Don’t be fooled by the innocent looking boilerplate provisions at the end of your contract–they are more important than you might think.
Nearly every contract concludes with a set of standard boilerplate provisions (sometimes called the miscellaneous section). These provisions deal with the interpretation of the contract’s terms and enforcement of the contract. And the slightest little change to any one of them could result in contract-wide effects that might place too much risk on your startup or small business.
In this post we’ll look at 12 common boilerplate provisions that are used to help the parties interpret the contract.
(Related: What is a Contract? Learn the three critical elements of a contract in this guide.)
When negotiating a contract, you’ll likely have a lot of side documents, email communications, redline agreements, and similar documents that lead up to the final draft. This provision says that none of those documents are to be used to change the meaning of the final draft.
It is usually best to state that the contract cannot be amended without the written consent of all parties. This one’s pretty simple, however sometimes it will only require the written consent of the main stakeholders to the contract.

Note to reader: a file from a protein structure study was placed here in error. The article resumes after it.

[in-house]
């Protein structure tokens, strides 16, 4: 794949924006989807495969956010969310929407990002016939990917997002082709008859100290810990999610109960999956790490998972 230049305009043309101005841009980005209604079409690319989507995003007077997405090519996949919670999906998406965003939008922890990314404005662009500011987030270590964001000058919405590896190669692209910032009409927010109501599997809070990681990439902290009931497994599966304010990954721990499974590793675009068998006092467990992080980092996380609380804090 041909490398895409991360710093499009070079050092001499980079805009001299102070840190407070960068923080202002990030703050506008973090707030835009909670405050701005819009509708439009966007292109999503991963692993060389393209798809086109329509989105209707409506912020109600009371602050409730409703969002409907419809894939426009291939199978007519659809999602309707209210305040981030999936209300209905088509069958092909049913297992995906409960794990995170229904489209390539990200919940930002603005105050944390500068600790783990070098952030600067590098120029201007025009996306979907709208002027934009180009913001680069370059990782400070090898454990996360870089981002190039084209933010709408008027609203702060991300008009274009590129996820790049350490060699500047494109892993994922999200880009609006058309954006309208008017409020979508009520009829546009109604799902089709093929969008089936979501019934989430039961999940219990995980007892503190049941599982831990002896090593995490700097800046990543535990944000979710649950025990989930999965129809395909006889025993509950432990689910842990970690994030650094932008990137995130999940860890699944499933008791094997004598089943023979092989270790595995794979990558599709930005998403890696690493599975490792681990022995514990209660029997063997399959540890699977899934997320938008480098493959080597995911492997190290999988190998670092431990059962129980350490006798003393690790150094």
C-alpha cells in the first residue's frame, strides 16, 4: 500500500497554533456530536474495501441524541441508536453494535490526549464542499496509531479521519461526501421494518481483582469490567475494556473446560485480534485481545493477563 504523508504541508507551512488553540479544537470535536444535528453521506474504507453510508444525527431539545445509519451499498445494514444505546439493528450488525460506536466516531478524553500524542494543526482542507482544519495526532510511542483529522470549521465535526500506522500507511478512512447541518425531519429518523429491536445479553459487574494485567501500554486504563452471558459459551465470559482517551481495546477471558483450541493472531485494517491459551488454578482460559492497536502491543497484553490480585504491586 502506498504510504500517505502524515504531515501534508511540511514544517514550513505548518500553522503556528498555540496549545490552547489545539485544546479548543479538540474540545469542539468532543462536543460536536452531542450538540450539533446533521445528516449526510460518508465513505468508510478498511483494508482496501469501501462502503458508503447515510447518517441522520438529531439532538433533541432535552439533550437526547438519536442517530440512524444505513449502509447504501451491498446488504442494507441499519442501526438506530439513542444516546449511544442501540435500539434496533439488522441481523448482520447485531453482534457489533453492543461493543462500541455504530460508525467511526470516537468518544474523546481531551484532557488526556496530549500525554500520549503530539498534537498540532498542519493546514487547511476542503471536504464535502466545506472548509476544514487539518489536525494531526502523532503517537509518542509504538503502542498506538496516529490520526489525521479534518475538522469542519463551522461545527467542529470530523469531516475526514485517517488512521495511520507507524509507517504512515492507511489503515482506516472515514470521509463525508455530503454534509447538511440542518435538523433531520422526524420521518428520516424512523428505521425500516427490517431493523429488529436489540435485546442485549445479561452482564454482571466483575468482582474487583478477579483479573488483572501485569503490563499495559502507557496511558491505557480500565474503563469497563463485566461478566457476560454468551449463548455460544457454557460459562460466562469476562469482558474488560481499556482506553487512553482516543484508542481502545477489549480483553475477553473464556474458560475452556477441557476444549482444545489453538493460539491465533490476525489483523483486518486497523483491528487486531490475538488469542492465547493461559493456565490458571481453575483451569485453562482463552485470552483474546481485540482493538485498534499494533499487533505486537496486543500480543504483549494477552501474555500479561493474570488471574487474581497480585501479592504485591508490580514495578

Sometimes a party will choose not to enforce their rights under a contract (for example, they may choose to continue a contract rather than terminating it when payment is just a few days late). However, to prevent that waiver from modifying the terms of the contract (and thus permitting the paying party to pay late again in the future without consequence), most contracts will contain various provisions stating that one waiver shall not be effective unless it is in writing and shall not be used to permit future breaches of the same type.
If a judge rules that a certain provision of your agreement (an overly broad non-compete for example) is not enforceable, you probably don’t want the judge to throw out the entire agreement. That’s why you include a statement that all provisions are separate from the others and that if one is thrown out, the others shall remain enforceable. Additionally, you might include a provision instructing the judge to modify the provision to make it enforceable (for example, narrowing the scope of a non-compete).